ALA Behind the Scenes: Meet Steve Leung
In the second installment of ALA Behind the Scenes we speak to Steve Leung one of the firm’s original co-founding partners and the resident tax expert. Raised on Vancouver Island, Steve was inspired at a very young age by his father, a restaurant owner and successful entrepreneur, developing an insatiable thirst for business knowledge as a result.
Speaking from the Akeroyd Leung Amlani offices in the heart of downtown Vancouver, Steve discusses his accounting acumen, unique skillset and how he implements life experiences each day to inspire others to succeed by overcoming challenges and developing their own business and entrepreneurial skillsets.
What is the most common misconception about accountants?
The assumption that we are all just human calculators and the only thing we know how to do is add up numbers. My interest in accounting wasn’t necessarily because I had a knack for numbers but more so because I had heard about the importance of accounting knowledge in relation to business. Accounting is a lot more than simply adding numbers: it’s a sophisticated knowledge of data, the ability to plan and forecast that data, understanding how to grow your bottom line, all of which is far more useful!
Growing up, did anyone influence your interest in being a business owner?
My father owned two restaurants in my early childhood, and I was very hands on even as a child. I knew from an early age I wanted to get involved in business myself.
When I was choosing a career path after high school, I realised accounting was a good entry point and would provide a strong business foundation to succeed as an entrepreneur. This is a message I often reiterate to our team now because being in our field is a gateway to exploring many professional and business avenues, whether it be a role with an organization, a government role, an analytical or advisory role with a bank, or running an accounting practice, there are a lot of options out there.
How did you knuckle down and begin building your business? What steps did you take to make it happen?
I took inspiration from the first accounting practice I worked with, a firm that also specialized in tax. Essentially it was a combination of seeing what they had built, the desire to build my own business, and my keen interest in tax which lead me in the direction of becoming a business owner. I knew after my first year of practice that my goal was to open my own firm and I began thinking about what courses I needed to take to make it happen.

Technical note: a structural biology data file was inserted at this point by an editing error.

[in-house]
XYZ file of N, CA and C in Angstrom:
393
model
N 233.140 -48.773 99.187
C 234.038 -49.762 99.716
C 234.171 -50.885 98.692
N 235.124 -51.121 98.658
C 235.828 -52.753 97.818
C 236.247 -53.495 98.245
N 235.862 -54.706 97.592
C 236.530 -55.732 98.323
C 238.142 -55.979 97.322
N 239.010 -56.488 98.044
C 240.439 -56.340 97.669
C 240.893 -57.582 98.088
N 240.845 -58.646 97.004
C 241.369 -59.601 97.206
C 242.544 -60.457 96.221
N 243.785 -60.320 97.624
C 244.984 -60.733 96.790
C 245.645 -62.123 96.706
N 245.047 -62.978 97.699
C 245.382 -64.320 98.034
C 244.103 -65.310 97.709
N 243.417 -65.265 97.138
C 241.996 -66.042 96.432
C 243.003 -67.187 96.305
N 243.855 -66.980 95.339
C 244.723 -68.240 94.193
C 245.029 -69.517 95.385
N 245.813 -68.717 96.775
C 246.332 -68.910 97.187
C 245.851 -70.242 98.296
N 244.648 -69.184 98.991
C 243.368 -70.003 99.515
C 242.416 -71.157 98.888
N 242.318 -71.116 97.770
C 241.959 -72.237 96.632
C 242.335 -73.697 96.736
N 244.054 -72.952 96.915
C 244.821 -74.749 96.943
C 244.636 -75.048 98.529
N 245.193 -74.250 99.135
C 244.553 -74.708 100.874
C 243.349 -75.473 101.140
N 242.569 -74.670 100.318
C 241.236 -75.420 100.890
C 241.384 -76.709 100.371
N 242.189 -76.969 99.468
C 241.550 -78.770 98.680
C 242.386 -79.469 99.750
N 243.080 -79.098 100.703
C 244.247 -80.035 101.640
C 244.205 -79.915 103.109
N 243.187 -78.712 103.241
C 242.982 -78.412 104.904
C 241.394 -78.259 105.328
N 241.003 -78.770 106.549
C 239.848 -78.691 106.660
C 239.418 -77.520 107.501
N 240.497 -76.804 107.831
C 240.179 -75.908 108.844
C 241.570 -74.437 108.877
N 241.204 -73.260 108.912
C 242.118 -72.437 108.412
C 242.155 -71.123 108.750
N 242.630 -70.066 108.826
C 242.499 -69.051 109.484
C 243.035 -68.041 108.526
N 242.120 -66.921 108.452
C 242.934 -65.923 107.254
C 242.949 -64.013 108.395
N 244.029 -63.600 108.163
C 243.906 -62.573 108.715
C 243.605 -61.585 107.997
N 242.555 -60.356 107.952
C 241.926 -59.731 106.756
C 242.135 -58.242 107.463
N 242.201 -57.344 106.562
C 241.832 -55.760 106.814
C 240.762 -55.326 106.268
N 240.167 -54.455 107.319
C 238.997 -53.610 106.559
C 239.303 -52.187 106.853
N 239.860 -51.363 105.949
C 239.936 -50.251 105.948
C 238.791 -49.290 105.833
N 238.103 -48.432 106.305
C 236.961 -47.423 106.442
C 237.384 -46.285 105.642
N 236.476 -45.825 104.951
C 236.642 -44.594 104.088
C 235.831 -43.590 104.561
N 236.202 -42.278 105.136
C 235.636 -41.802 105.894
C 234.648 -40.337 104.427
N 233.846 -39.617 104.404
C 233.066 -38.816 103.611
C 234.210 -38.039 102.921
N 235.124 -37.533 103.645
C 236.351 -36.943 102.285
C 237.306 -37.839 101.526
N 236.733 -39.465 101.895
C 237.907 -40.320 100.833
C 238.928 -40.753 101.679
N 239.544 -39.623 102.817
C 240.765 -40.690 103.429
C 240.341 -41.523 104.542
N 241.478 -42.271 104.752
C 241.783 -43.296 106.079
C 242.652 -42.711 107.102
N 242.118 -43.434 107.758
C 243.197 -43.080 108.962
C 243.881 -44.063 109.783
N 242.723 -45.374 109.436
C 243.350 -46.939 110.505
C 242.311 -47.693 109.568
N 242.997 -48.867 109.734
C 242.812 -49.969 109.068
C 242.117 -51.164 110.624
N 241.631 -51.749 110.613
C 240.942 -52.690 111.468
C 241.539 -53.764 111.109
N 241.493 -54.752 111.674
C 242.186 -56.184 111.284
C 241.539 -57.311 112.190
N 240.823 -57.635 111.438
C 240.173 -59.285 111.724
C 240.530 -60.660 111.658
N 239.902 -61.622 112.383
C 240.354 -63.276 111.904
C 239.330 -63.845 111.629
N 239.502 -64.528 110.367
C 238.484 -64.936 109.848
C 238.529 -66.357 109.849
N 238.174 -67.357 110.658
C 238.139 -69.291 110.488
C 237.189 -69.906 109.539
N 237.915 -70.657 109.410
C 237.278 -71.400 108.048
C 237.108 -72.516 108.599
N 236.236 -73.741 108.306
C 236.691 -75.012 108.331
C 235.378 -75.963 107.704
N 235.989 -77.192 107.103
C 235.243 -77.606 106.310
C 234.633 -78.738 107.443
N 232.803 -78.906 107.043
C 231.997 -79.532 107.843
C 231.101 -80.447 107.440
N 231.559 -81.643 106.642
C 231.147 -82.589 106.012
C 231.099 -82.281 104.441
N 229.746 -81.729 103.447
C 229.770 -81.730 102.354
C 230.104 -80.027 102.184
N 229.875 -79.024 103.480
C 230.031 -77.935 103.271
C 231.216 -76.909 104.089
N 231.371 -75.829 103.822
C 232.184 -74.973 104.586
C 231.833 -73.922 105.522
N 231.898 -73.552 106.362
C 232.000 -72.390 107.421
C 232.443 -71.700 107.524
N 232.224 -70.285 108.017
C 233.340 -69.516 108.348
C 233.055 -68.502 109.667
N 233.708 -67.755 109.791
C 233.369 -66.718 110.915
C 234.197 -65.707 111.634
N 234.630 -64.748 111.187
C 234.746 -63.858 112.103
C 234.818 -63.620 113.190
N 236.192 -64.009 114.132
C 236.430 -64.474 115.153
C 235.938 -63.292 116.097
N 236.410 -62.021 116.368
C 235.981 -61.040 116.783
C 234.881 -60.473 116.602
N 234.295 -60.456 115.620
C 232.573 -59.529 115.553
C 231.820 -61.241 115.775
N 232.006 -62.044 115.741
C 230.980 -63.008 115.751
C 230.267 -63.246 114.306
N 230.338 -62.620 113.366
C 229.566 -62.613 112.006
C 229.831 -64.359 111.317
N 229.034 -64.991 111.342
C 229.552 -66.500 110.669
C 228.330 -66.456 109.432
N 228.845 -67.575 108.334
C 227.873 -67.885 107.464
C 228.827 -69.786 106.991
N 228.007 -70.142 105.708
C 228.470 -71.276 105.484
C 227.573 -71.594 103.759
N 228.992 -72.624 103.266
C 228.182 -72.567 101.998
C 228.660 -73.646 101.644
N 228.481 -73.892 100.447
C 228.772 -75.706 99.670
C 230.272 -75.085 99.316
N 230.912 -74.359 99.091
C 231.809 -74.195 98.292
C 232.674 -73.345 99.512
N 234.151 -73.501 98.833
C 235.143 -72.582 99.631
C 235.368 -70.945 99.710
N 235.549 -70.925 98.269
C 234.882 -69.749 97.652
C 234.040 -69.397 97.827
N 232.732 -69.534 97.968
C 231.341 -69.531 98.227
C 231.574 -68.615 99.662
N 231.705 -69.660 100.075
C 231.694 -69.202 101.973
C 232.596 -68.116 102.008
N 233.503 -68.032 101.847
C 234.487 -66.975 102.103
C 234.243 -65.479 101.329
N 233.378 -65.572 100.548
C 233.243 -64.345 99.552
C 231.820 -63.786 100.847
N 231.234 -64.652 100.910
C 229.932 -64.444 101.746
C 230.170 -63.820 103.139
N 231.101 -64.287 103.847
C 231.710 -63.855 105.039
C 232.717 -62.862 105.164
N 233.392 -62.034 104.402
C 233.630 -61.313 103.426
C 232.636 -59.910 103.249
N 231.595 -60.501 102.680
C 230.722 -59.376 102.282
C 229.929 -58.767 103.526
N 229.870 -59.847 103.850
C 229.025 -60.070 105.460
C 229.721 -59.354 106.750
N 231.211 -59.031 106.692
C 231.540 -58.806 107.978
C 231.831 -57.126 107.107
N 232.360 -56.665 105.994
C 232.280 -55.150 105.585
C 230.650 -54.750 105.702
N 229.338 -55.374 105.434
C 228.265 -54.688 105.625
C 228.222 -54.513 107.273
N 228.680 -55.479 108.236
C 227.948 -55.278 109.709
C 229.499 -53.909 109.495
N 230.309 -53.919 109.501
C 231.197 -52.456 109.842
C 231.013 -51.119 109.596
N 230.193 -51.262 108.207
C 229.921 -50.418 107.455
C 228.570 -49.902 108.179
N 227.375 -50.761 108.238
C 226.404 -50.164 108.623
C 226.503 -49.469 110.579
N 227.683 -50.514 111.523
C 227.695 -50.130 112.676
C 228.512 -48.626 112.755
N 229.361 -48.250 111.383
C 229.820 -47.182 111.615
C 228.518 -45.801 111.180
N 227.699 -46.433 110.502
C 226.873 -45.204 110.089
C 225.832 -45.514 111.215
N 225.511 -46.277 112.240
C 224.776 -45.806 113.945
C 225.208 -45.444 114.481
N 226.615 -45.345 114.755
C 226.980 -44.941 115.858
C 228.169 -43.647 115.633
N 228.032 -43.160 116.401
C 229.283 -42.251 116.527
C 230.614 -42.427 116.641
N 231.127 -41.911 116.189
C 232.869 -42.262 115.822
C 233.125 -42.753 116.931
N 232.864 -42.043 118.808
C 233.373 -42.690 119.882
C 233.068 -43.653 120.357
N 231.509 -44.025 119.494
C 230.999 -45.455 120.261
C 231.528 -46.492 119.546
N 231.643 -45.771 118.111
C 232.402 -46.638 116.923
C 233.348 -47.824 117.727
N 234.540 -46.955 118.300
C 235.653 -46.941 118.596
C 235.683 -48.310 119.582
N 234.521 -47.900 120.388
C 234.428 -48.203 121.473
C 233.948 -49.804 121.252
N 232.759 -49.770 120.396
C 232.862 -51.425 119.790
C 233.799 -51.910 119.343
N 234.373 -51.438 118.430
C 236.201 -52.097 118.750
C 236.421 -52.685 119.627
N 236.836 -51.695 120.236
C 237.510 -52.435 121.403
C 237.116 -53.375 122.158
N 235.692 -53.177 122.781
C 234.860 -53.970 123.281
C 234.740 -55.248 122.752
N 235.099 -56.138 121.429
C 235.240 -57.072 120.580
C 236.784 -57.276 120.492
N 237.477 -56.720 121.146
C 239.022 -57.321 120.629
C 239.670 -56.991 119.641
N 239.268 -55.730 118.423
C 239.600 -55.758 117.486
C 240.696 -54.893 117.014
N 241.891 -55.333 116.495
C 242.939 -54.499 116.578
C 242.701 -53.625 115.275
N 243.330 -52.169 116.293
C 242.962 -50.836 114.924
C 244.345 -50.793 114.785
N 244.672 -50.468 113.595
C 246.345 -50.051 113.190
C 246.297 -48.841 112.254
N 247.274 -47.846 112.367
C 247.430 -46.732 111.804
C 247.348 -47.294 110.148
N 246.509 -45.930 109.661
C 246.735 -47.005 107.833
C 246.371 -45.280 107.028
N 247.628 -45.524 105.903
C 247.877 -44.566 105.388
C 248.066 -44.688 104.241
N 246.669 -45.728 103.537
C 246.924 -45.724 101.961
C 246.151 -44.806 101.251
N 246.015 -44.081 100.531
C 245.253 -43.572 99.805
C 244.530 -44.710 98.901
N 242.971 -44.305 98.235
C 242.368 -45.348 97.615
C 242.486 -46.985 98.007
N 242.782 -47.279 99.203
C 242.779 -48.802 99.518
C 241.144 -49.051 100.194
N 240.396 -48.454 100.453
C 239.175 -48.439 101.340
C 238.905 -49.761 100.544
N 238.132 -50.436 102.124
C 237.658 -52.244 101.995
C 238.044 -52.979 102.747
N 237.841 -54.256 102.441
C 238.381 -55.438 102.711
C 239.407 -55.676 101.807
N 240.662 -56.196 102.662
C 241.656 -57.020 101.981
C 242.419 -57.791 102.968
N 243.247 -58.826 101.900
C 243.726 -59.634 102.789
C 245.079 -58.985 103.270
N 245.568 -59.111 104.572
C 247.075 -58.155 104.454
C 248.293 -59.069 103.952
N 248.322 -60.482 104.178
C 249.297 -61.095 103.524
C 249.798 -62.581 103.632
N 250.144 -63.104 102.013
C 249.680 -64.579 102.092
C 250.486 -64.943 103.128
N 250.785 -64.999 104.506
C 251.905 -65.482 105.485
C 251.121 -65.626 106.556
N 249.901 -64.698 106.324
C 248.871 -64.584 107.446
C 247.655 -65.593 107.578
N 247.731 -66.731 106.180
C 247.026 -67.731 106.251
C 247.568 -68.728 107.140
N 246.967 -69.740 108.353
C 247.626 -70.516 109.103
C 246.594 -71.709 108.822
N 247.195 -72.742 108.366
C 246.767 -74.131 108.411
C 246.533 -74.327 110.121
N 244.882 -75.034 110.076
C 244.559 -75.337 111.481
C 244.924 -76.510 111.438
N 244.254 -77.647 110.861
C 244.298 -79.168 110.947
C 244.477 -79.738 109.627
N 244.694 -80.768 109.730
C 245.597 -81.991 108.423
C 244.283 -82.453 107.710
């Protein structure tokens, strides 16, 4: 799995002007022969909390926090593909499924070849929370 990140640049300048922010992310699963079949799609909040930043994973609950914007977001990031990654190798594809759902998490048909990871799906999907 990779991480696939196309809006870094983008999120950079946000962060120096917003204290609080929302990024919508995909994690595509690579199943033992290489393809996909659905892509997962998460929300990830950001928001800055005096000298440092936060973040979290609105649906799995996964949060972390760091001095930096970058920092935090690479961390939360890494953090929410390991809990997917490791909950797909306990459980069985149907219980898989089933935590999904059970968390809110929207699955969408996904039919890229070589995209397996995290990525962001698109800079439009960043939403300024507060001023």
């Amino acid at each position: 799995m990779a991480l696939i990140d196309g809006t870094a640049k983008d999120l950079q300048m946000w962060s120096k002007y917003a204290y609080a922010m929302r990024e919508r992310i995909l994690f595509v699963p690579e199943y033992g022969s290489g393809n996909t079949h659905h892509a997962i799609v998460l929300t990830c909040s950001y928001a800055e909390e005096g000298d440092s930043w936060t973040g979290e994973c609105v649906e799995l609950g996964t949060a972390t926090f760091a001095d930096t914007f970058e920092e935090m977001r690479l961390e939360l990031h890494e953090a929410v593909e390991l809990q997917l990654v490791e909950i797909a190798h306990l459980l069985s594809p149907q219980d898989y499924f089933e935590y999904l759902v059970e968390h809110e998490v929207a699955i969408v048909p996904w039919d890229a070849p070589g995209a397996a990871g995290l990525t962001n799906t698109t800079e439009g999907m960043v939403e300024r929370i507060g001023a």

The first major move I made was leaving my stable job as a Manager of Tax of a mid-sized CPA and convince my business partner, Sean, to come along with me. I figured, the accounting profession is relatively stable so the worst thing that could happen to us was that we would have to do the walk of shame if we didn’t succeed. Some said we were crazy, but I can honestly say I have no regrets, it is the best decision I’ve made in my career.
Can you explain how you became a specialised tax practitioner?
I took a three-year program after my bachelors in accounting. It was a post CPA designation program called the CICA In Depth Tax Course. It’s a course for tax focused professionals, you’ll find not only accountants in the program but also lawyers that are looking to focus on tax. In addition to this program, I practiced at a mid-sized firm, primarily focusing on tax planning and compliance for companies of all sizes from small to large.
Having a tax background when working with businesses is advantageous as many small to mid-sized firms seek our services with the primary goal of minimizing tax. Having the in-depth knowledge and ability to provide knowledgeable advice and tax planning is very appealing to almost all of our clients and is a significant advantage we have to distinguish our firm from others.
Does your Tax Brain impact your day to day life, outside of the office?
Absolutely, every waking minute. I am always thinking with my tax and accounting brain. I’m always taking the work home with me in my mind and often think of solutions at the dinner table or sometimes even in my dreams. That’s probably the most difficult challenge I have with this industry, separating the business from my personal life. Every single time I see numbers put together I immediately begin analysing them mathematically. When I go to a business of any kind, I can’t help but analyse their business model and try to work out how they are making money and what they should be doing differently. I wouldn’t be thinking about these things unless I was passionate about it though, so I suppose it’s not necessarily a bad thing.
How do you like to spend your personal time, when you’re not living, eating, and breathing taxes?
I love spending time with the wife and kids and being involved with the kid’s daily activities. It’s very cool to see my son partake in activities, I live vicariously through that little guy. My other passions in life is watching sports, I follow American football almost religiously, I enjoy travelling the world and eating good food. I really enjoy cooking at home and wish I had the time to experiment in the kitchen a lot more.